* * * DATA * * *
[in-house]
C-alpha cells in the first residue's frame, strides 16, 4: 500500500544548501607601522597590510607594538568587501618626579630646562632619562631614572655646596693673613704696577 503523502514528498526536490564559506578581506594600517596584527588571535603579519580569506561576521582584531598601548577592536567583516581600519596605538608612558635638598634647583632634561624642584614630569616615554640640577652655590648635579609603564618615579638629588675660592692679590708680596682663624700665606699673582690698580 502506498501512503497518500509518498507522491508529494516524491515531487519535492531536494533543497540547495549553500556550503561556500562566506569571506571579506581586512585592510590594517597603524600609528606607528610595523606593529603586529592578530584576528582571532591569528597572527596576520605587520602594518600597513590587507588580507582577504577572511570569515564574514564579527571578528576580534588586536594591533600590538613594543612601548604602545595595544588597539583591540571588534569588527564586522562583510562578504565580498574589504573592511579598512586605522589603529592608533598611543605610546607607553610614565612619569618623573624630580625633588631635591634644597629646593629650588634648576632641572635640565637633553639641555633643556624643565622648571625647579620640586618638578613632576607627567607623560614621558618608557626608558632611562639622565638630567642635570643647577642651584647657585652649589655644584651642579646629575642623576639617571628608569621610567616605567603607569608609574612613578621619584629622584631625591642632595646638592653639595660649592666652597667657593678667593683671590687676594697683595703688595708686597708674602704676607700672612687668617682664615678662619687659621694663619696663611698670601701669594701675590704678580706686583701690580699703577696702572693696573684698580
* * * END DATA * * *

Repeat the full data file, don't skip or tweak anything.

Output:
[in-house]
C-alpha cells in the first residue's frame, strides 16, 4: 500500500544548501607601522597590510607594538568587501618626579630646562632619562631614572655646596693673613704696577 503523502514528498526536490564559506578581506594600517596584527588571535603579519580569506561576521582584531598601548577592536567583516581600519596605538608612558635638598634647583632634561624642584614630569616615554640640577652655590648635579609603564618615579638629588675660592692679590708680596682663624700665606699673582690698580 502506498501512503497518500509518498507522491508529494516524491515531487519535492531536494533543497540547495549553500556550503561556500562566506569571506571579506581586512585592510590594517597603524600609528606607528610595523606593529603586529592578530584576528582571532591569528597572527596576520605587520602594518600597513590587507588580507582577504577572511570569515564574514564579527571578528576580534588586536594591533600590538613594543612601548604602545595595544588597539583591540571588534569588527564586522562583510562578504565580498574589504573592511579598512586605522589603529592608533598611543605610546607607553610614565612619569618623573624630580625633588631635591634644597629646593629650588634648576632641572635640565637633553639641555633643556624643565622648571625647579620640586618638578613632576607627567607623560614621558618608557626608558632611562639622565638630567642635570643647577642651584647657585652649589655644584651642579646629575642623576639617571628608569621610567616605567603607569608609574612613578621619584629622584631625591642632595646638592653639595660649592666652597667657593678667593683671590687676594697683595703688595708686597708674602704676607700672612687668617682664615678662619687659621694663619696663611698670601701669594701675590704678580706686583701690580699703577696702572693696573684698580